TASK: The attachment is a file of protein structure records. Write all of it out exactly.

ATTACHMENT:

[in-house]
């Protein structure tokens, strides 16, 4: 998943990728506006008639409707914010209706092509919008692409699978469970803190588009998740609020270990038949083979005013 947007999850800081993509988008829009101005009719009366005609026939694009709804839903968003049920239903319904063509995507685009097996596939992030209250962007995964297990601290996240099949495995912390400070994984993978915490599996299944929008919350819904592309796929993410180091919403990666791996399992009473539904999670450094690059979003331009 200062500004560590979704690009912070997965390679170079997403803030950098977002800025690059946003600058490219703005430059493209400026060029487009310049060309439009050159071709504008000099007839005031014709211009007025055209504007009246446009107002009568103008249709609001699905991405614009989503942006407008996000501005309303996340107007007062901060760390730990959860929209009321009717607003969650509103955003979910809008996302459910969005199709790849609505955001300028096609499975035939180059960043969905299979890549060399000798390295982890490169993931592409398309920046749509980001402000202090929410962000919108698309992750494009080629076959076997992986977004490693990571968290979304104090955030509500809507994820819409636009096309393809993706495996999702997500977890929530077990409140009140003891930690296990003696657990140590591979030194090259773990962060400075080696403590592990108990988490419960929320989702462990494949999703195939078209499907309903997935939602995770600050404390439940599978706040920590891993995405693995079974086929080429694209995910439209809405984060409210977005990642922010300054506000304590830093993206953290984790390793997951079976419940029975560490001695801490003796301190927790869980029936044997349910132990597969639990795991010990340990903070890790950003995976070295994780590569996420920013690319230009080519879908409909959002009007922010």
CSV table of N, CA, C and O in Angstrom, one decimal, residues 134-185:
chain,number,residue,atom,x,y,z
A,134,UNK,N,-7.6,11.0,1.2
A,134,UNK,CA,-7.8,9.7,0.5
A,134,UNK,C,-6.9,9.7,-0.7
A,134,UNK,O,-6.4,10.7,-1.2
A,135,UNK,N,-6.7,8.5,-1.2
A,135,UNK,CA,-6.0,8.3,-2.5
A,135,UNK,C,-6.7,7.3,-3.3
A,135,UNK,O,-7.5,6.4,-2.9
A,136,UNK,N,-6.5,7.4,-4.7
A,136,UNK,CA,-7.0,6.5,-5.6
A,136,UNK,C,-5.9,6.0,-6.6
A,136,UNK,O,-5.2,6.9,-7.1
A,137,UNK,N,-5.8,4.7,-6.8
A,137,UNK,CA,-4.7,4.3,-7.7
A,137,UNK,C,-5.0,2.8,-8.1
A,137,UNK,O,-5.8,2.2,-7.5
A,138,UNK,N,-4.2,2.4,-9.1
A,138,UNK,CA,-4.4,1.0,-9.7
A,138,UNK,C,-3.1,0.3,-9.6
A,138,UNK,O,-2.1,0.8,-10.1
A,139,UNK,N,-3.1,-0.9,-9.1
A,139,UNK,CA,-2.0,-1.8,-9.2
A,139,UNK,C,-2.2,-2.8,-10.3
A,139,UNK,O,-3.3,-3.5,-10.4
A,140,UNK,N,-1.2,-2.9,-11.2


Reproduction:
[in-house]
């Protein structure tokens, strides 16, 4: 998943990728506006008639409707914010209706092509919008692409699978469970803190588009998740609020270990038949083979005013 947007999850800081993509988008829009101005009719009366005609026939694009709804839903968003049920239903319904063509995507685009097996596939992030209250962007995964297990601290996240099949495995912390400070994984993978915490599996299944929008919350819904592309796929993410180091919403990666791996399992009473539904999670450094690059979003331009 200062500004560590979704690009912070997965390679170079997403803030950098977002800025690059946003600058490219703005430059493209400026060029487009310049060309439009050159071709504008000099007839005031014709211009007025055209504007009246446009107002009568103008249709609001699905991405614009989503942006407008996000501005309303996340107007007062901060760390730990959860929209009321009717607003969650509103955003979910809008996302459910969005199709790849609505955001300028096609499975035939180059960043969905299979890549060399000798390295982890490169993931592409398309920046749509980001402000202090929410962000919108698309992750494009080629076959076997992986977004490693990571968290979304104090955030509500809507994820819409636009096309393809993706495996999702997500977890929530077990409140009140003891930690296990003696657990140590591979030194090259773990962060400075080696403590592990108990988490419960929320989702462990494949999703195939078209499907309903997935939602995770600050404390439940599978706040920590891993995405693995079974086929080429694209995910439209809405984060409210977005990642922010300054506000304590830093993206953290984790390793997951079976419940029975560490001695801490003796301190927790869980029936044997349910132990597969639990795991010990340990903070890790950003995976070295994780590569996420920013690319230009080519879908409909959002009007922010």
CSV table of N, CA, C and O in Angstrom, one decimal, residues 134-185:
chain,number,residue,atom,x,y,z
A,134,UNK,N,-7.6,11.0,1.2
A,134,UNK,CA,-7.8,9.7,0.5
A,134,UNK,C,-6.9,9.7,-0.7
A,134,UNK,O,-6.4,10.7,-1.2
A,135,UNK,N,-6.7,8.5,-1.2
A,135,UNK,CA,-6.0,8.3,-2.5
A,135,UNK,C,-6.7,7.3,-3.3
A,135,UNK,O,-7.5,6.4,-2.9
A,136,UNK,N,-6.5,7.4,-4.7
A,136,UNK,CA,-7.0,6.5,-5.6
A,136,UNK,C,-5.9,6.0,-6.6
A,136,UNK,O,-5.2,6.9,-7.1
A,137,UNK,N,-5.8,4.7,-6.8
A,137,UNK,CA,-4.7,4.3,-7.7
A,137,UNK,C,-5.0,2.8,-8.1
A,137,UNK,O,-5.8,2.2,-7.5
A,138,UNK,N,-4.2,2.4,-9.1
A,138,UNK,CA,-4.4,1.0,-9.7
A,138,UNK,C,-3.1,0.3,-9.6
A,138,UNK,O,-2.1,0.8,-10.1
A,139,UNK,N,-3.1,-0.9,-9.1
A,139,UNK,CA,-2.0,-1.8,-9.2
A,139,UNK,C,-2.2,-2.8,-10.3
A,139,UNK,O,-3.3,-3.5,-10.4
A,140,UNK,N,-1.2,-2.9,-11.2